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The Spokesman-Review Newspaper
Spokane, Washington  Est. May 19, 1883

Investment scammer gets five-year sentence

 (The Spokesman-Review)

A man who was selling reverse mortgages to senior citizens in Spokane earlier this year after being convicted of federal securities fraud in Colorado has been sentenced to five years in prison.

Upon his release, Michael Duane Smith must complete three years of federal parole, make $52,015 in restitution and pay a $75,000 fine.

He also will be prohibited from opening lines of credit without court approval while on supervised release.

Smith was part of a $50 million “high-yield” investment scheme, promoted in the Spokane area, Colorado and elsewhere, that defrauded an estimated 1,000 investors, investigators said.

The ringleader of the Ponzi scheme, identified as Norman Schmidt, 72, of Denver, used the money to pay his sales staff, including Smith, and buy foreign currency, eight NASCAR race cars and a $6.5 million mansion in Colorado.

Smith and six co-defendants were indicted in 2004.

The 45-year-old Spokane man, formerly of Montana, was convicted by a jury in May 2007 on three counts of securities fraud and acquitted on companion charges of wire and mail fraud and money laundering.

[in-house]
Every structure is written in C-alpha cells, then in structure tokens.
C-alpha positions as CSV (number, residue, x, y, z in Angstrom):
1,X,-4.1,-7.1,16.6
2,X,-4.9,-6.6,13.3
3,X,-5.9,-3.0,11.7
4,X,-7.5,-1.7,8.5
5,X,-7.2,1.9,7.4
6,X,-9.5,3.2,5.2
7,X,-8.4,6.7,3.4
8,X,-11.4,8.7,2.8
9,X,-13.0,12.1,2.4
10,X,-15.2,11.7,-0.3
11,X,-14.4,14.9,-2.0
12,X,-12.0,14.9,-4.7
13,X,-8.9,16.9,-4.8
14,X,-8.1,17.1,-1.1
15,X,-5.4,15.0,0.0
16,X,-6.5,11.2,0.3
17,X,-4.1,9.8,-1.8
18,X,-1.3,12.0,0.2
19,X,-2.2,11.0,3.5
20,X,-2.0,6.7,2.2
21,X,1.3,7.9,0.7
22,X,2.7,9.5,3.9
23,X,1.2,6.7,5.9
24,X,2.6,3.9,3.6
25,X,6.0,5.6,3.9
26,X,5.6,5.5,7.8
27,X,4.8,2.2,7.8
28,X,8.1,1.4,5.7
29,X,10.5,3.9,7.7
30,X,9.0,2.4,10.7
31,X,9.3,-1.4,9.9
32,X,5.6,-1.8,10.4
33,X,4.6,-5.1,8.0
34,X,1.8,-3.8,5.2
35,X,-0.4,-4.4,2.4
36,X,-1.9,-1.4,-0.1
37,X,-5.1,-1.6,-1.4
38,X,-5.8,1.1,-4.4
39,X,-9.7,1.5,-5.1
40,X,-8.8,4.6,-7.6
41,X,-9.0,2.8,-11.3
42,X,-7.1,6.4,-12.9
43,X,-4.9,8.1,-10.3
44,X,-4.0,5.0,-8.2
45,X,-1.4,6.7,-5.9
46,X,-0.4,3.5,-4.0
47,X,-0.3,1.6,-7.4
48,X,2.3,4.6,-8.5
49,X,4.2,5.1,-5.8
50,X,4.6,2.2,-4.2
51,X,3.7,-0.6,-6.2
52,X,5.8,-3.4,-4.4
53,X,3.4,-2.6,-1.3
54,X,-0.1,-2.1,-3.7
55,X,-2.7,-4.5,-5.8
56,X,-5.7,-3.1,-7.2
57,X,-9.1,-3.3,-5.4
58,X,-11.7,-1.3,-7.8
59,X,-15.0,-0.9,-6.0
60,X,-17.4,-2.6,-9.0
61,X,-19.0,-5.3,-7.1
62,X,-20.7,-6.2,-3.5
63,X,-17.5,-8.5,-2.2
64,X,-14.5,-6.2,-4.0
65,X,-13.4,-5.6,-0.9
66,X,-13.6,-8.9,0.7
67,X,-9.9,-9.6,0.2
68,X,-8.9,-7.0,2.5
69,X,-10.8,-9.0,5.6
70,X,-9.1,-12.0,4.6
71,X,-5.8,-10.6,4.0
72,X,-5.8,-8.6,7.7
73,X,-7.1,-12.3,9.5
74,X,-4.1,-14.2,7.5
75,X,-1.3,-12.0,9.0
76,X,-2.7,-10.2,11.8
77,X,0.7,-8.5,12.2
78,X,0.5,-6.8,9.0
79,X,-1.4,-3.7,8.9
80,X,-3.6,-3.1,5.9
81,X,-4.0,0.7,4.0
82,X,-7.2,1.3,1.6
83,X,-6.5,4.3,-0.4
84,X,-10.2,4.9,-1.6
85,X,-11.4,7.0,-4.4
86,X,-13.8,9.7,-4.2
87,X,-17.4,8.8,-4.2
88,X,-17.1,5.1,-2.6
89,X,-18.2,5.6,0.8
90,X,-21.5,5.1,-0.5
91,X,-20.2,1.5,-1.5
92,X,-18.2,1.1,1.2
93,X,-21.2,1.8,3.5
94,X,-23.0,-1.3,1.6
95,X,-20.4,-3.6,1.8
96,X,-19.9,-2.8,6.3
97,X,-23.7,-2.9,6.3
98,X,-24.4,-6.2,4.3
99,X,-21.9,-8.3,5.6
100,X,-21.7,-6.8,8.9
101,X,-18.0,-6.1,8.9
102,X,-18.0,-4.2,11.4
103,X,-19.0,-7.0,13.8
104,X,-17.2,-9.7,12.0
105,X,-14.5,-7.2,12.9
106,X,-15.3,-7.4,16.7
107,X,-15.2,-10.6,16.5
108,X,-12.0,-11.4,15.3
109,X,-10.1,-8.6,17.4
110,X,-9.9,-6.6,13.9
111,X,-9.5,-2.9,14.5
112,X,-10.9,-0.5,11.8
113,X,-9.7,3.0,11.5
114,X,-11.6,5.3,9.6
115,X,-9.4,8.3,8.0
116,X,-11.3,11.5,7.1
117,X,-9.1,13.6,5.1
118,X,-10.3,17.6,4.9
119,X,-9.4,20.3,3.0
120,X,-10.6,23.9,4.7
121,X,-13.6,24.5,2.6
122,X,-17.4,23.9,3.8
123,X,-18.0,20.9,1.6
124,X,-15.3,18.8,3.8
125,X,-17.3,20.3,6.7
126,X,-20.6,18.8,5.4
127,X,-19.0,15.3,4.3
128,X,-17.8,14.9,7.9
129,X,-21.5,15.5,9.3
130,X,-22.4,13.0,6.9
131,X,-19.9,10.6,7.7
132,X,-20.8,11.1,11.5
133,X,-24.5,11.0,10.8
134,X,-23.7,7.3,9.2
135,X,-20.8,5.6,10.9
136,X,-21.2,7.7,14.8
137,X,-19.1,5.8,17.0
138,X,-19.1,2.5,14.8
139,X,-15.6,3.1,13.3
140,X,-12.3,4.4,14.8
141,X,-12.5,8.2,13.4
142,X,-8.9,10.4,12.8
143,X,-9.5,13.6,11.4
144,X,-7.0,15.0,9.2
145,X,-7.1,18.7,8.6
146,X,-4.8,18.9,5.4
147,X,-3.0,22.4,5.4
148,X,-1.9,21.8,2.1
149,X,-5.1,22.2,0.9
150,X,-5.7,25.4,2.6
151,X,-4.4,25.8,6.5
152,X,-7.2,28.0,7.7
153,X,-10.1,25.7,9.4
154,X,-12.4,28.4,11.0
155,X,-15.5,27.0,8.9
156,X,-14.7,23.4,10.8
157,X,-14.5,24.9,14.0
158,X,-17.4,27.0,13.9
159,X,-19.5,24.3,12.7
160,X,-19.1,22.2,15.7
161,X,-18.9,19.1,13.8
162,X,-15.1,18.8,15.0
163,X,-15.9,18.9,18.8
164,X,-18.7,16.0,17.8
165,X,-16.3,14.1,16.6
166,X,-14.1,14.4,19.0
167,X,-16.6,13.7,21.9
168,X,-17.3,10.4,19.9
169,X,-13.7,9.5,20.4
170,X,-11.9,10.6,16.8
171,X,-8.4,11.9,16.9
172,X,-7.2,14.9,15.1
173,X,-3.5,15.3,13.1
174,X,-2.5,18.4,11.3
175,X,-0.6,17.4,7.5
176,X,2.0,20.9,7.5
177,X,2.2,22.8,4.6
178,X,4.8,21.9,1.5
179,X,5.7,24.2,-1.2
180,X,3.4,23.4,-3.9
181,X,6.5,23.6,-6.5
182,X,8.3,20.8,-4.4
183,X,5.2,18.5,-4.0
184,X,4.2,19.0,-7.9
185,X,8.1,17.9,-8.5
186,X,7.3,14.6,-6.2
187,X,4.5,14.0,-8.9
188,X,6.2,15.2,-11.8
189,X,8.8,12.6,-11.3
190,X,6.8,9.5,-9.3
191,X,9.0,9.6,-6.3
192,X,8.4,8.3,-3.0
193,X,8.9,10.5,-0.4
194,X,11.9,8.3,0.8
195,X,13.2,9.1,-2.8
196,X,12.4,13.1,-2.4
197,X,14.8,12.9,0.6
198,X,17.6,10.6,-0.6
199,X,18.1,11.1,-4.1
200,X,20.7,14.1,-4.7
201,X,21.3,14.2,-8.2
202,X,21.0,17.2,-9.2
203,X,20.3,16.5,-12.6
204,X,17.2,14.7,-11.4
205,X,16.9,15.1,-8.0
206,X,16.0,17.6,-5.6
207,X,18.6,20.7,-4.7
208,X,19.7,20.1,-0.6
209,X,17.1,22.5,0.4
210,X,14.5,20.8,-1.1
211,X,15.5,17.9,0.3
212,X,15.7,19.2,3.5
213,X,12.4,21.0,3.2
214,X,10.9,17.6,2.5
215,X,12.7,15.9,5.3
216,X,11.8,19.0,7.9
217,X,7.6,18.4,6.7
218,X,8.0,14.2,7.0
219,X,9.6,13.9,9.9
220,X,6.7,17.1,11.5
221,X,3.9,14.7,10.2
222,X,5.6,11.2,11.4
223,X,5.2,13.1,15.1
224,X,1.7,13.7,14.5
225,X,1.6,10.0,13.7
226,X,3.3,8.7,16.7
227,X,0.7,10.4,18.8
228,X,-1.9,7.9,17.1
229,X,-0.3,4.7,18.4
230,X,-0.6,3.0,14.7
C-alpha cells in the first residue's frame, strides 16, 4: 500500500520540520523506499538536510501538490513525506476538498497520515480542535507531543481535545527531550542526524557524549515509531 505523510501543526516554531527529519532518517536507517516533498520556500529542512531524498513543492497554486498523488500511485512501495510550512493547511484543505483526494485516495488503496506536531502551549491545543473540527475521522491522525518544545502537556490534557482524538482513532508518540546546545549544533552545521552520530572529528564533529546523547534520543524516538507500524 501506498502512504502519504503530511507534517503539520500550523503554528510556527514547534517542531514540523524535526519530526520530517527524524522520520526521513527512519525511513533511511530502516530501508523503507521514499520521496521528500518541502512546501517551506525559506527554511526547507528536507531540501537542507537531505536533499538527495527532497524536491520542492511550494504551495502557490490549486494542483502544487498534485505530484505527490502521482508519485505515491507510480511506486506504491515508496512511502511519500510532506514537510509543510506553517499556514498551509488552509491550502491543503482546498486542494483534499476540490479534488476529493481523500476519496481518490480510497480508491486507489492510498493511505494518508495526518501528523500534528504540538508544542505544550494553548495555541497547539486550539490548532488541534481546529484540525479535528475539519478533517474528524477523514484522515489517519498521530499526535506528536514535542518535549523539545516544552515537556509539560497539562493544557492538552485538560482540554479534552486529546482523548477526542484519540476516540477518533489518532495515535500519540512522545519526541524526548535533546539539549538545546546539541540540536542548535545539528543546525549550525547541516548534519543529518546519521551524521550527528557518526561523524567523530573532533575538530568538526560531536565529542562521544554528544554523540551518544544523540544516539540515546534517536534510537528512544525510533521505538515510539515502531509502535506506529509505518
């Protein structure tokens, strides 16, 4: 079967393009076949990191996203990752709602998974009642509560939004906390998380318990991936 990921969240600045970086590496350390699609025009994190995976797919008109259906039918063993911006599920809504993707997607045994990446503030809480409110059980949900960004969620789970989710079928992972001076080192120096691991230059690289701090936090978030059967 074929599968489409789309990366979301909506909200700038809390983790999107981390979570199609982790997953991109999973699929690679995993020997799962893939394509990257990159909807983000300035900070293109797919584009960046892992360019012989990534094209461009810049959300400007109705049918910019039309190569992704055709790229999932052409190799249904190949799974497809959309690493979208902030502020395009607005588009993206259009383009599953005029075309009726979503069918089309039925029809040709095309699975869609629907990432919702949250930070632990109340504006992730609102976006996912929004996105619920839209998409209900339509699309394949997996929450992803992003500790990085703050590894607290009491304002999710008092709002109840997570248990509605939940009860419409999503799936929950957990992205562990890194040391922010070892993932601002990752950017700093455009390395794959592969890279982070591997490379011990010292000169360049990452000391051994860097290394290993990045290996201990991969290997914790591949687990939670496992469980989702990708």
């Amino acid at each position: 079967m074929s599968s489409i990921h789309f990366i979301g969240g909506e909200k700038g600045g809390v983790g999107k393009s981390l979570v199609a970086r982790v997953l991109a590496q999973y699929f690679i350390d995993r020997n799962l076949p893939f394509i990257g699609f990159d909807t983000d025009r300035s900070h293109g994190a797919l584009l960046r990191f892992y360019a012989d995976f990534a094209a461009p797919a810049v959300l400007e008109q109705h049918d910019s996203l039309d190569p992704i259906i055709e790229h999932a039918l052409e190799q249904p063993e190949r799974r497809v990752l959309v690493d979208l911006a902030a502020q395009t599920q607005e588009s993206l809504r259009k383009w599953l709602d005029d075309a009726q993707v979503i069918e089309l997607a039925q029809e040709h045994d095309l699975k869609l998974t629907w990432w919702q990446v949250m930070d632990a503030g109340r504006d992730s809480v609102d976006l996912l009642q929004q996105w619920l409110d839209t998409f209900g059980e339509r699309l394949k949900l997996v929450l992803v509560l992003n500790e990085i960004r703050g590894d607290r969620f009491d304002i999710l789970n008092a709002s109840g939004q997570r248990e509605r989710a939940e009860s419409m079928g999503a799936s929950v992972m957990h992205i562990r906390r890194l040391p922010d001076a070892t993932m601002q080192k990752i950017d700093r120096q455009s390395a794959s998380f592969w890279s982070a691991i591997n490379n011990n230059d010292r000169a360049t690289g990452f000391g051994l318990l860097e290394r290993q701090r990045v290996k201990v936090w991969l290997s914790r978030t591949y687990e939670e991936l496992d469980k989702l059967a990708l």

Smith’s attorney asked the court to reverse the jury’s guilty verdict, but U.S. District Court Judge Robert E. Blackburn, of Denver, refused to do that.

He allowed Smith to remain free on bond until he reports to a federal prison July 21.

After his felony conviction last year, Smith returned to Spokane, where he was hired as a “reverse mortgage planner” for Golf Savings, a subsidiary of Spokane-based Sterling Savings.

He was fired from that job earlier this year when The Spokesman-Review began making inquiries about his case.

A portion of the restitution Smith faces will be paid to a retired Mead couple who bought shares in Capital Holdings through Smith.

That restitution was tied to specific indictment counts tied to Smith by the jury verdict.

“I’m glad to hear this,” the woman said Tuesday upon hearing Smith faces five years in prison and will be required to make restitution payments.

“Our work days are over and this loss was devastating to us,” said the woman, who testified as a prosecution witness in Smith’s trial in U.S. District Court in April 2007.

In the 1990s, Smith was the chief financial officer for an anti-government, militia-style group called the U.S. Constitution Rangers.

He was indicted on federal charges in 1997 in New York in an unrelated case involving 1,100 terminally ill people, looking for quick cash, who were swindled out of $100 million when they sold their life insurance policies at discounted prices.

Those New York charges were dismissed shortly before Smith and the others were indicted in Colorado.